Established dairy district Galatea offers ideal first farms

November 2017

Known as an ideal first farm location, Galatea in the Bay of Plenty’s Whakatane district was first settled in the 1940s, when it was balloted to give returned soldiers a start in farming in gratitude for their war service.

Phil Goldsmith of PGG Wrightson Real Estate, Whakatane, knows the 10,000 hectare valley well. Predominantly in dairy, he says it offers good returns.

“Dairy land in the valley, capable of producing 1,000 kilograms of milksolids per hectare, has sold recently for up to $35,000 per hectare. That compares to Waikato, where production may be 10 to 20 per cent higher, on land that would typically cost double what you might pay in Galatea,” he said.

Farmers seeking a second or third property also benefit.  “Rather than buying half the neighbour’s property elsewhere, for the same money you can buy a stand-alone farm in Galatea,” says Phil.

After the war, with an influx of families of a similar age and outlook, the newcomers to what was then an isolated valley almost immediately became a supportive community, whose spirit remains today.

Although the old soldiers have nearly all passed on, many of their families remain.

Galatea

Colin Holmes’ father was a returned soldier who took land at Galatea. He reckons about 20 per cent of the valley is still in those families’ hands.

“In the early days, it was an incredibly tight- knit community, with everyone around the same age. Within a decade, the local school went from five pupils up to 200, and the school maintains its place as the heart of the community. Surrounded by Te Urewera and the Kaingaroa Forest, our boundaries are distinct, though modern communication has eased the isolation,” says Colin.

He reckons Galatea’s outstanding points are its topography and the workability of its soils.

“Although thin originally, grazing has improved the topsoil. We sit on deep layers of pumice. Its free-draining characteristics make it good land to work. If you farm here awhile, wetter districts do not appeal. We know if we are sick of mud in Galatea, others will be absolutely tearing their hair out,” he says.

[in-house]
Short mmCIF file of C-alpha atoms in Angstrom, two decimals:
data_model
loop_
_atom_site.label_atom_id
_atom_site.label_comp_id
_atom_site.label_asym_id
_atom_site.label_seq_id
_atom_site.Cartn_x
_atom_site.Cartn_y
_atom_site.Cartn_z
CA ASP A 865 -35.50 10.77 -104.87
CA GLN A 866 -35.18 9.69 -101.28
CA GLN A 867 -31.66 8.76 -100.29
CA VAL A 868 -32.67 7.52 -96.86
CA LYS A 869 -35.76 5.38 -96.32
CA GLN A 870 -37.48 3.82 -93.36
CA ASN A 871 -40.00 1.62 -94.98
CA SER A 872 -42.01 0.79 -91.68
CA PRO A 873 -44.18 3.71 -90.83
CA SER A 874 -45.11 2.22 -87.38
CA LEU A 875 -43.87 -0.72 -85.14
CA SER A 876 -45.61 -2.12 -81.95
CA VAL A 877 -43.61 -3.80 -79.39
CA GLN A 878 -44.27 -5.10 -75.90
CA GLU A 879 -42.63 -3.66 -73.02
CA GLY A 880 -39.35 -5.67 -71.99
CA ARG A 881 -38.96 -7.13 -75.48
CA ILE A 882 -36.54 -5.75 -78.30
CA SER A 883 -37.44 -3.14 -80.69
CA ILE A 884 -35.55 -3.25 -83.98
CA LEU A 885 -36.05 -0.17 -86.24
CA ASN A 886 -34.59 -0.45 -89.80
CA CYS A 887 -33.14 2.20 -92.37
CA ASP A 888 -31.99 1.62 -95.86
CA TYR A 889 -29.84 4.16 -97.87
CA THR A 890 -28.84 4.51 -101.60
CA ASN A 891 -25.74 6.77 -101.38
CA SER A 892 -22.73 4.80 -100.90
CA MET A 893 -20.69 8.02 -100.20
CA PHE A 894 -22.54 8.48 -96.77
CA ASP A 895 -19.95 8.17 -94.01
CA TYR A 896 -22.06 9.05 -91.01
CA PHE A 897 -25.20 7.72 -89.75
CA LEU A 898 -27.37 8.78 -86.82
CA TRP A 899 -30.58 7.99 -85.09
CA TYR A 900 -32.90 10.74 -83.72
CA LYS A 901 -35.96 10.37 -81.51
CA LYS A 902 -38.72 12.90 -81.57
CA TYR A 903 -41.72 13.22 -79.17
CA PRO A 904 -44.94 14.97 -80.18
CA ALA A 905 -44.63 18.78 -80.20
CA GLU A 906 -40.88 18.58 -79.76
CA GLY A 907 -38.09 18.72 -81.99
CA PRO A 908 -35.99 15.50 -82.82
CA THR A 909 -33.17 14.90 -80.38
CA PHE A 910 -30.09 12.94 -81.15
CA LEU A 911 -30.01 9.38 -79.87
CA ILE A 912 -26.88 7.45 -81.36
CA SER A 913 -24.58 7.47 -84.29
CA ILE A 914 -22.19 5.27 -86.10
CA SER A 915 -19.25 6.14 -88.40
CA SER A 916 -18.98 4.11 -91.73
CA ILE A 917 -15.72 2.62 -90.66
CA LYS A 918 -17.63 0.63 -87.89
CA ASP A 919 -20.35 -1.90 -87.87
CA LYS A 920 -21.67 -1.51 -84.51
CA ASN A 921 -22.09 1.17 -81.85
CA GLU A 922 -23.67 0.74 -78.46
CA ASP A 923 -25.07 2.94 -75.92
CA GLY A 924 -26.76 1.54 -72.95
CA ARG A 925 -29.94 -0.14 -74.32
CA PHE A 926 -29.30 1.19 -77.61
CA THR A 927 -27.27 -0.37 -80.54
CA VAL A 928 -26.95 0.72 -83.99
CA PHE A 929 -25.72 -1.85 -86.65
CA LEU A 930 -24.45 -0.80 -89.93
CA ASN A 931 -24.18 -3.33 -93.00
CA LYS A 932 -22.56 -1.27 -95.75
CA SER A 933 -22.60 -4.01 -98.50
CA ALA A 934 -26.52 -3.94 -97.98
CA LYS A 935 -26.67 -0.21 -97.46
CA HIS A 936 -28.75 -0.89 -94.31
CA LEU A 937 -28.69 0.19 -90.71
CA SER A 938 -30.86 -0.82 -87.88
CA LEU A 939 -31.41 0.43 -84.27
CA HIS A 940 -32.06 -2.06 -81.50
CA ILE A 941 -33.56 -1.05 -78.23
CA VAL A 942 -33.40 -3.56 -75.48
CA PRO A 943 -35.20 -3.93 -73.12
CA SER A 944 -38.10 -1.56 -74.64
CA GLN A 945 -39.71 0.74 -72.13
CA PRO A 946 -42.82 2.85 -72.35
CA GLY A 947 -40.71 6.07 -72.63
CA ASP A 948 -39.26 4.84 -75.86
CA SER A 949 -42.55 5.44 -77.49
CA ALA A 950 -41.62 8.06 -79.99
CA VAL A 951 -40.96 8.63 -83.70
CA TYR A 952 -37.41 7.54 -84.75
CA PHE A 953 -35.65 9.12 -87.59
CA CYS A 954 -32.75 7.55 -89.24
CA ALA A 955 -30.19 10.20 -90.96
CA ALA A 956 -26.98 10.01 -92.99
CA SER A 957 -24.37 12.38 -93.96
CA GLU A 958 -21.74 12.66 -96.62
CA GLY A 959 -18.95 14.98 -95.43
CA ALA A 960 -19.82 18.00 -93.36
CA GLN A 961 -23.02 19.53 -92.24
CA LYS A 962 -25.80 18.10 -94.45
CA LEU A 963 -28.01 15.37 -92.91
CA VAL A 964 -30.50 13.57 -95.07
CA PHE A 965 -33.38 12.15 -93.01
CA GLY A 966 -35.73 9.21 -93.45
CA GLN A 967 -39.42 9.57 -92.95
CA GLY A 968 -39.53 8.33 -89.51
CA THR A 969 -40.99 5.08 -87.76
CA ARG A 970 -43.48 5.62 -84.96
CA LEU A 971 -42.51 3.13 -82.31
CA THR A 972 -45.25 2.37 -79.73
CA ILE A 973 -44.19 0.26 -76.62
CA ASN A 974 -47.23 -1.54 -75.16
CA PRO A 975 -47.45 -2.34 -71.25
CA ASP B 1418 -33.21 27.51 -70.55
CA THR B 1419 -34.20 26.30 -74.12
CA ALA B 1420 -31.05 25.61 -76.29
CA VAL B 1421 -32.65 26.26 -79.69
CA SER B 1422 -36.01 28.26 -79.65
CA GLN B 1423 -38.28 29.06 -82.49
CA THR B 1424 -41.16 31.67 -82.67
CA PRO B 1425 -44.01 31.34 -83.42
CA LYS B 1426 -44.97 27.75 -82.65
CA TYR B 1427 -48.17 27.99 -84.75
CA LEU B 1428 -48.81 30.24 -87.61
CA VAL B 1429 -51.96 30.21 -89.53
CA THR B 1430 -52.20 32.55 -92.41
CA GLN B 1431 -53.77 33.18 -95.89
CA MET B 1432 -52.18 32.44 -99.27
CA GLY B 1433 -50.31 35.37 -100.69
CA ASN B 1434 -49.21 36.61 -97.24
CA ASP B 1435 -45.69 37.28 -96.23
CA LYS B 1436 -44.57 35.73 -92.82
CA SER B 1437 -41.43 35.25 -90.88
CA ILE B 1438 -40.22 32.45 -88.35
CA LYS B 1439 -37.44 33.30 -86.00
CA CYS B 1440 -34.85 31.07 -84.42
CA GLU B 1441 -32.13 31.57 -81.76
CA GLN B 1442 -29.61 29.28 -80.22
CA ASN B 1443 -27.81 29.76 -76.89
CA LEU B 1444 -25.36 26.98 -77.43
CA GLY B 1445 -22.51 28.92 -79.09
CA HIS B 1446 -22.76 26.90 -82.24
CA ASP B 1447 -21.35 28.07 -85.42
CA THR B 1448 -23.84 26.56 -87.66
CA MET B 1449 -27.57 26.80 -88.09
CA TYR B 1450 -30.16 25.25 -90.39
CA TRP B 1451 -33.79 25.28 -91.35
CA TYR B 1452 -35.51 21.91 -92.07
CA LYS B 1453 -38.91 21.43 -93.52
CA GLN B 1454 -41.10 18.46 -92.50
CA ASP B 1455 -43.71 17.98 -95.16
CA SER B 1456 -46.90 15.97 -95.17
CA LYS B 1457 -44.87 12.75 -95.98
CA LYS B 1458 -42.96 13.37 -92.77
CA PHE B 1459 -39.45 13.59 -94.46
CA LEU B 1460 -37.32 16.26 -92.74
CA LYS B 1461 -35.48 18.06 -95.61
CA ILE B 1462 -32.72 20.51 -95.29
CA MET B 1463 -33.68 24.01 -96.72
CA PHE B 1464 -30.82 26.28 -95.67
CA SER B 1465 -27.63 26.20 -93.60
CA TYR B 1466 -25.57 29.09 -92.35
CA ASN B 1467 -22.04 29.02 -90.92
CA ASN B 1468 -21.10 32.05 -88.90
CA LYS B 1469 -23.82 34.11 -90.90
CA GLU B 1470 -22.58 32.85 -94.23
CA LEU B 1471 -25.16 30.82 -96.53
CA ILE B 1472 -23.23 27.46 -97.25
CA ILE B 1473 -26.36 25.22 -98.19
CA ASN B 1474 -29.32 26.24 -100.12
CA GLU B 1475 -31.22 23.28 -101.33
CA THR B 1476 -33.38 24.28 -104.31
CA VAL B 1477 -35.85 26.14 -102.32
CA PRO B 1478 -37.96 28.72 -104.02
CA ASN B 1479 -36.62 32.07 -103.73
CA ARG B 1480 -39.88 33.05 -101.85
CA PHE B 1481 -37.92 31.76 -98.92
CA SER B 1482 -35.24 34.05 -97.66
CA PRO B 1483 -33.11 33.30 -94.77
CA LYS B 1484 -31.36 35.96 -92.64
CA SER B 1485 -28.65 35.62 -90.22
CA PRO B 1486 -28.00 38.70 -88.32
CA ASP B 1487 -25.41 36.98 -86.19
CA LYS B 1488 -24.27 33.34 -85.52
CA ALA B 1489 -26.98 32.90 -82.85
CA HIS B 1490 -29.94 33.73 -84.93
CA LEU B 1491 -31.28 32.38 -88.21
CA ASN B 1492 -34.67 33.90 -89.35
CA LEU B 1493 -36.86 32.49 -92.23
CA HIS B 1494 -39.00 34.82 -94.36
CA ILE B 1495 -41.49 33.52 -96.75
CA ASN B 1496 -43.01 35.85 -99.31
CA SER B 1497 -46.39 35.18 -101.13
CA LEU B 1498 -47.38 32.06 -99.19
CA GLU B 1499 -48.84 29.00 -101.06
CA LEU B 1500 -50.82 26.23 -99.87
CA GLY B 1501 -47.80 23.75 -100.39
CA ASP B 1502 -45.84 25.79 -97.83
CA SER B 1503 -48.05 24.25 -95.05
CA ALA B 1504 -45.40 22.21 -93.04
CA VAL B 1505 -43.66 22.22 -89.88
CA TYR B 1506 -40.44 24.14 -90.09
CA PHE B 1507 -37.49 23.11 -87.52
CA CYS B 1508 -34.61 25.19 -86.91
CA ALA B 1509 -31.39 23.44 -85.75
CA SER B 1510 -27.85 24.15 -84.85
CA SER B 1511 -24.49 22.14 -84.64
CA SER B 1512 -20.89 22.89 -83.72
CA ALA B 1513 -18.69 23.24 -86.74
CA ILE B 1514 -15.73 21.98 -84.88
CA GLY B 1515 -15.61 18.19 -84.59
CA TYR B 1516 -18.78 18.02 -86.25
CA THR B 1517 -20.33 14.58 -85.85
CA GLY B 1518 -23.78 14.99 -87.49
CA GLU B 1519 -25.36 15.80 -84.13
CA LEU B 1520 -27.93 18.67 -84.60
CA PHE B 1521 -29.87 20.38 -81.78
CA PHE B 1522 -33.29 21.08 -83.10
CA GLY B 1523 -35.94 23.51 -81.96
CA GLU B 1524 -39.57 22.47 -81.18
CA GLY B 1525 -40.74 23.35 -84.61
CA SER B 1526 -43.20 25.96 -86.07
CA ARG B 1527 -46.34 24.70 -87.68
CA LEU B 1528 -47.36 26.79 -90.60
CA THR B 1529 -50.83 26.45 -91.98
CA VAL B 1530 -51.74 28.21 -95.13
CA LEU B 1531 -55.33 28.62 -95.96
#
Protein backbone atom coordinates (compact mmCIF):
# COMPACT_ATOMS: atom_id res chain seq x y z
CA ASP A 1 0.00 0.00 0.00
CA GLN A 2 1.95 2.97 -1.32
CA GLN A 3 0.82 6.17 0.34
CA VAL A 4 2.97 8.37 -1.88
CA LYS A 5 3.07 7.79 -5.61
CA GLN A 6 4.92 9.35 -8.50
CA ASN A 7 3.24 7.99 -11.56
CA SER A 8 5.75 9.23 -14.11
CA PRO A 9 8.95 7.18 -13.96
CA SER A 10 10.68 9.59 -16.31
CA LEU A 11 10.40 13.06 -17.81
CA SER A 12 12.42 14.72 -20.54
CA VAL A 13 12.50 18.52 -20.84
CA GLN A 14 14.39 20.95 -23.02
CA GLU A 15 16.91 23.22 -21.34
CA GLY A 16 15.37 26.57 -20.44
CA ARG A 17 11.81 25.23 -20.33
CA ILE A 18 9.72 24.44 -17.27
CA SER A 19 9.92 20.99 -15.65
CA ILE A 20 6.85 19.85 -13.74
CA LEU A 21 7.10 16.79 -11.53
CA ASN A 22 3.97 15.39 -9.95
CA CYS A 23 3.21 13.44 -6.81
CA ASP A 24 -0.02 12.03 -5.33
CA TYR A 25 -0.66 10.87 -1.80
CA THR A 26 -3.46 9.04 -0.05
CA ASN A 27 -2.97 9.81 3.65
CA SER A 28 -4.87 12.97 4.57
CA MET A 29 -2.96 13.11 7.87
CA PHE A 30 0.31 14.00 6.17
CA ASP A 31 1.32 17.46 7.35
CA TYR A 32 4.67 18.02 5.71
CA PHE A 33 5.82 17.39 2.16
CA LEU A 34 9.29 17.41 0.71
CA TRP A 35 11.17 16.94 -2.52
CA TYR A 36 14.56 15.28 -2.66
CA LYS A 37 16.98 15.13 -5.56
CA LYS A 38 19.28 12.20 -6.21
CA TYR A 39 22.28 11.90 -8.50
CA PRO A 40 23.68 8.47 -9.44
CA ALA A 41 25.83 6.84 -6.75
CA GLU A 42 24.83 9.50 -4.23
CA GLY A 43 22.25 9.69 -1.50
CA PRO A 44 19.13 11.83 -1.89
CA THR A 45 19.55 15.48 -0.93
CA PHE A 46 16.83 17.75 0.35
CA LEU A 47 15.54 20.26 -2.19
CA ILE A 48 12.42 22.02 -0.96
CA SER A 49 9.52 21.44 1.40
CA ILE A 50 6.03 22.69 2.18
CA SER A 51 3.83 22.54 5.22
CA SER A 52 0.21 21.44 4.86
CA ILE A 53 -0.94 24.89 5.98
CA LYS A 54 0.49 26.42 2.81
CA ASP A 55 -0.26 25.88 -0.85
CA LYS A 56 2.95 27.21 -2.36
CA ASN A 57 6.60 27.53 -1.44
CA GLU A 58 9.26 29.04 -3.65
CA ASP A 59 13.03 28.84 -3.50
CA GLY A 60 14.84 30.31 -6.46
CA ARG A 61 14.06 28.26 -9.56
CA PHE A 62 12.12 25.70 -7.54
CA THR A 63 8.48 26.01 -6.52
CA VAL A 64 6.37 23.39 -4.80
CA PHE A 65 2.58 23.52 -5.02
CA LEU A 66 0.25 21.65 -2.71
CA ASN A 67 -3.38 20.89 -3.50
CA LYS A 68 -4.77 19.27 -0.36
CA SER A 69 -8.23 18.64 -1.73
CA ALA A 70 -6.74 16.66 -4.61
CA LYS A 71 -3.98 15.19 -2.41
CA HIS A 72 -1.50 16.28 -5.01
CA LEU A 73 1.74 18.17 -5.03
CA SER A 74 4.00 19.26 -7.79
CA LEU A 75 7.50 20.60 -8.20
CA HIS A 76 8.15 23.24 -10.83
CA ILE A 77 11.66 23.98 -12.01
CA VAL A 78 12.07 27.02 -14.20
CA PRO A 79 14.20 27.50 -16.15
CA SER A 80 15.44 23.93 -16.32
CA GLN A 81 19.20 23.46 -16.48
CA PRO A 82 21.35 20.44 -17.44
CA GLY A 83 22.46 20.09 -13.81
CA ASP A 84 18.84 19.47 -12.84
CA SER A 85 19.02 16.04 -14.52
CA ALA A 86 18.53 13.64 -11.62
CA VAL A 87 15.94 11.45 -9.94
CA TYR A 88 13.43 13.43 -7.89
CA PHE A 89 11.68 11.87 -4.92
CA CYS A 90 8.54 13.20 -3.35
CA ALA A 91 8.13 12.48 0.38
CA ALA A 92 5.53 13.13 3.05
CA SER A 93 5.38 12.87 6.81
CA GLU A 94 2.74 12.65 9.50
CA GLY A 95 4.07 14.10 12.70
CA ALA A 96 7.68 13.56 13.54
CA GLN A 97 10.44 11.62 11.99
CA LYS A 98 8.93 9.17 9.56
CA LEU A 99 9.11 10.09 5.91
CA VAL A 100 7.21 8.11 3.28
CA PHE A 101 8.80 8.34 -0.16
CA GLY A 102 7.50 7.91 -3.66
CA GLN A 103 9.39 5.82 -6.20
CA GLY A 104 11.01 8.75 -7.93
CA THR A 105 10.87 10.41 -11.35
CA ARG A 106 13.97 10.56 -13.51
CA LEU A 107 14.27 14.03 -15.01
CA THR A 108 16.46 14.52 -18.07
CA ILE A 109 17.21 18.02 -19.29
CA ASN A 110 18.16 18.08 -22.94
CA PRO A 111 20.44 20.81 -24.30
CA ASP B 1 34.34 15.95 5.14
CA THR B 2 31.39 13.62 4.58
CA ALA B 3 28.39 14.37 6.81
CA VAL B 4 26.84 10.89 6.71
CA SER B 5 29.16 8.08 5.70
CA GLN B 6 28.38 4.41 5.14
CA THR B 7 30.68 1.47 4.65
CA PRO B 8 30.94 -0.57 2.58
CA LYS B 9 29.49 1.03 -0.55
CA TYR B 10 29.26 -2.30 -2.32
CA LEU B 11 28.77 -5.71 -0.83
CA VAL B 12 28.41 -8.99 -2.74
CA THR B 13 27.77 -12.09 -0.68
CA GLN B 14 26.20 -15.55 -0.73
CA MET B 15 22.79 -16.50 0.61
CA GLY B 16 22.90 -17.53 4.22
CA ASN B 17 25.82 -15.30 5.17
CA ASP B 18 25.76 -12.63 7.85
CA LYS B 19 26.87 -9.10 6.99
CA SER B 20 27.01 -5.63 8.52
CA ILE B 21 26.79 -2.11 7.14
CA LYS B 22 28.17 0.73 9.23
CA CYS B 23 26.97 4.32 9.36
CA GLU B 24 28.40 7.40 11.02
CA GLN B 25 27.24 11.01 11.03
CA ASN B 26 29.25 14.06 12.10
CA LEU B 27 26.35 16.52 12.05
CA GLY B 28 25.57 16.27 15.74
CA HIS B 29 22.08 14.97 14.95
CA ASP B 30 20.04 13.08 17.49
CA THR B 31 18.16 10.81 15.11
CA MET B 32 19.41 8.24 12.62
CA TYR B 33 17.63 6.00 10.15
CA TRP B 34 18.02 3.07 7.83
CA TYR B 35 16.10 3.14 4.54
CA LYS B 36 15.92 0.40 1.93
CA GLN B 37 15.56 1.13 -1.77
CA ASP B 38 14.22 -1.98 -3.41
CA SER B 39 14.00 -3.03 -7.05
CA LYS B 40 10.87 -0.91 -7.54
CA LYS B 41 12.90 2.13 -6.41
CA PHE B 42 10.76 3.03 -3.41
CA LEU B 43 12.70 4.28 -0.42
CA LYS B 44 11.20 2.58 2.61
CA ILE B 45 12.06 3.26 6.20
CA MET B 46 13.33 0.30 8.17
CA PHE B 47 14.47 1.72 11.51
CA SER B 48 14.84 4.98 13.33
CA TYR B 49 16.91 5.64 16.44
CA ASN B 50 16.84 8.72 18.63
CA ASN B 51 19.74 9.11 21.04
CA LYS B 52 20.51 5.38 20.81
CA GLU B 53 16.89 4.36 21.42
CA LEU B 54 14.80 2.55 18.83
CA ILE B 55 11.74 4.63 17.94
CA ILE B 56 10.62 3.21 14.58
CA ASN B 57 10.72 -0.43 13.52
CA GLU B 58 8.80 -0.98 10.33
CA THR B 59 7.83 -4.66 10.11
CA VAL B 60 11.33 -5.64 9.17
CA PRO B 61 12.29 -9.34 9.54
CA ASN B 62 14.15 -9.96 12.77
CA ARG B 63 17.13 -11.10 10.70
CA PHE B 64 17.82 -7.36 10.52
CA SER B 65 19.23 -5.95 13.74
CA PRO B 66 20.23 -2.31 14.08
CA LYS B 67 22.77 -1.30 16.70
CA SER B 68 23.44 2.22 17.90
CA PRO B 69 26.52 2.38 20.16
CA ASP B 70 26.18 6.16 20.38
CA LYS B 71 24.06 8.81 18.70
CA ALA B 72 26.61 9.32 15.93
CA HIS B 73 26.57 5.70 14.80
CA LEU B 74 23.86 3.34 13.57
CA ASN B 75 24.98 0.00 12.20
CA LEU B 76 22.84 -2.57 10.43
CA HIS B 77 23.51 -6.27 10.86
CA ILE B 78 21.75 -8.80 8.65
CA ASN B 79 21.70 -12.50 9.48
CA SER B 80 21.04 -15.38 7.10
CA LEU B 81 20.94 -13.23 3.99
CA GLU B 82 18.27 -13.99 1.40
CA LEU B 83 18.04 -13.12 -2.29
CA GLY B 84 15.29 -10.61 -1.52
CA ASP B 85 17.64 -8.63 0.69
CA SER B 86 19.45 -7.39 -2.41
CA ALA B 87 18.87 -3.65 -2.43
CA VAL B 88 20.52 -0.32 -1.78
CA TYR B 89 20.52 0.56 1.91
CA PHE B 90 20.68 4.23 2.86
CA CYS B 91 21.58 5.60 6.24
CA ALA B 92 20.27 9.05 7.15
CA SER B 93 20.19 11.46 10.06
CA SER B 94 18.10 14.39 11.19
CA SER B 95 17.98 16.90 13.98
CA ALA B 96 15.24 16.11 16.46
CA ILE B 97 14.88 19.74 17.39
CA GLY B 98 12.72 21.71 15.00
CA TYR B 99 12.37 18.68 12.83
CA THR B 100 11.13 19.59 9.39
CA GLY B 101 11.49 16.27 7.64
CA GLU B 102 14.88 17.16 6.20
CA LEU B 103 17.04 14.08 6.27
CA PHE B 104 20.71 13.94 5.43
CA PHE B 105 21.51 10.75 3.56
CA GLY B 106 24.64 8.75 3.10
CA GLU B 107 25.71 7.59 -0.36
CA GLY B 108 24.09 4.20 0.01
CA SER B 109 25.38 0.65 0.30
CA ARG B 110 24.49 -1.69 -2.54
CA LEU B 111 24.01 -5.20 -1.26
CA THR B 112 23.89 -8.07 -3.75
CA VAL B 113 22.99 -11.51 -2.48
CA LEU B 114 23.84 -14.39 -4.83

AgFirst’s Mark Macintosh has advised Galatea clients for 20 years. He agrees it is a good area for a first farm.

Galatea

“With several younger farmers, who are keen and progressive, for anyone coming in, there are people to tap into to learn about the place and how to farm.

“Those with irrigation perform at a high level. For those on non-irrigated properties, growing a crop like lucerne will help through the summer dry. On the upside, it is a great place for wintering cows, and seldom

pugs. Its cooler climate means grazing some stock off-farm will help negotiate the winter, leaving feed available in the spring,” says Mark.

Looking ahead, Colin Holmes sees great prospects for Galatea to become fully irrigated.

“All the water that causes problems further downstream comes out of Te Urewera, through Galatea. Storage is the key. We have the possibility to combine flood mitigation for the Rangataiki Plains with storage for irrigation for Galatea. When there is plenty of moisture, our growth rates are phenomenal. If you add water, all the conditions are here. A community irrigation scheme here one day is inevitable,” he says.

See the incredible Galatea opportunities here.

For more information on any of the above properties, contact: Phil Goldsmith on 027 494 1844 or pgoldsmith@pggwrightson.co.nz